Arrived at Faversham, UK and after a night in the local we proudly took delivery of our new toy. We’re having trouble coming up with a name for her, so would appreciate your suggestions in the comments at the very bottom of the page (while you’re there tick the box that says ” Notify me of new posts via email.”). The winner receives a week for 2 in the ‘Athenian Suite’ (east wing). First stop was an hour away at Folkstone (near Dover) where we stocked up on supplies and tried to source all the little luxuries we would need for the upcoming adventure.
Back at the caravan park I had just worked out the new GPS (we need a name for this too) so when a neighbour told us of a nearby store that may have some goodies we were after I was confident we could find it OK. What I had not considered was the GPS didn’t know I was driving a left-hand drive Motorhome in a foreign country and decided to take me down some of the UK’s famous skinny country lanes. On coming cars were giving Deb puppies but we seemed to be doing alright until a van nearly as big as me decided to speed past without even attempting to move off the centre of the road. A loud bang announced the departure of both our right-hand mirrors and send my tension level soaring.
As I was the ‘bloody foreigner’ I thought better to let him do the talking and take it from there. He started with a very aggressive “you aren’t supposed to be here, this lane has width restriction you know” to which I could only meekly reply “I was just following my GPS”, as I stared at the dangling broken plastic bits where his mirror used to live. He then caught me completely off guard with a conciliatory “Ah well we both got damage let’s call it 50/50” as he shoved his hand out toward me. Acutely aware of the many cars lined up behind us both I quickly shook his hand and climbed back into the cab…..day 2 in Britain and I was already ‘shaken but not stirred’!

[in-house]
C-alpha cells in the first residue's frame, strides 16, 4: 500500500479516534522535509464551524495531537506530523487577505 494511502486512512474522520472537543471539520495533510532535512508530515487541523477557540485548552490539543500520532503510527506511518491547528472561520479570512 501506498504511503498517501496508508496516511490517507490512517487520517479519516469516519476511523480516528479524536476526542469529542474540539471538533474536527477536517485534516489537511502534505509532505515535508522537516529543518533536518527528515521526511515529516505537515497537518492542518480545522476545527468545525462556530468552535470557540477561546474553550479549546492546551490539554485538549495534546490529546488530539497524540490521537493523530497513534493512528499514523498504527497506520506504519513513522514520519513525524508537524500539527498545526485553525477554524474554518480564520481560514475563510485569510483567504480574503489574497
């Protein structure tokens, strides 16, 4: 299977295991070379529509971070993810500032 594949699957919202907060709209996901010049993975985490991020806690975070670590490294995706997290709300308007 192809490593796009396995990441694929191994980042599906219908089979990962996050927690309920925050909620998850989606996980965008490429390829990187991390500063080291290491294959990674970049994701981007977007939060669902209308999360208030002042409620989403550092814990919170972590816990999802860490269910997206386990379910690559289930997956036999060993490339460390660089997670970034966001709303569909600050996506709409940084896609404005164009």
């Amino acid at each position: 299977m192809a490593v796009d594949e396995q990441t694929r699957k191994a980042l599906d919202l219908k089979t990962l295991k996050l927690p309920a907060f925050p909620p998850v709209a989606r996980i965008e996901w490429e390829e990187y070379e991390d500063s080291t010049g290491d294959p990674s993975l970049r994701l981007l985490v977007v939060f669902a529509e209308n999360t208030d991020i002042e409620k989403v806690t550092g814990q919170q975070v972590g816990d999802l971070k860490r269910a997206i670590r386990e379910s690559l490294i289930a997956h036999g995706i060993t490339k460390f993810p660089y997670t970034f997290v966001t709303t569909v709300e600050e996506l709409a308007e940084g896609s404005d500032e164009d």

That night we drove to the outskirts of London where we had dinner with Jason, Guy & Shira before getting up early and boarding the Dover ferry for a 1.5 hour channel crossing. We excitedly drove through Calais and headed south down the Opal coast visiting quaint villages boasting some magnificent views of the white cliffs.
France is divided into provinces and this one is called Picardie. Each province is also sub-divided into geographical areas and the most historically famous area in this province is ‘the Somme’, scene of many WW1 battles. Driving from Amiens to Arras there are many military cemeteries and memorials representing the many nationalities that fought as part of the British forces. Although among the ones we passed was one Australian memorial the better known ones along with museums were in Villers-Bretonneux. We had decided not to visit there but to visit the Canadian memorial instead my reasons were as follows. The cemeteries we did see were all the same, beautifully manicured lawns with white headstones in neat rows and I should imagine just the right atmosphere for visiting family and comrades.
However, neither Deb nor I had any direct link to those buried there other than the fact that we are Aussies and by contrast the Canadians had secured an area that was the scene of a mainly Canadian action at Vimy and had left it ‘as is’ since the day the guns fell silent. This location was amazing and consists of 200m of tunnels, trenches from both sides, a memorial and an information centre which is staffed by dual-language Canadian guides. Many soldiers remains are still buried there so the entire site is treated as a cemetery.
The guides take you on a free tour through the tunnels and trenches and give you some idea of the conditions while answering any questions. I realise other visitors may have different priorities but we highly recommend this experience to anyone visiting the area.
With the WW1 experience behind us it was time to get back to enjoying the sights, smells & especially tastes of Picardie.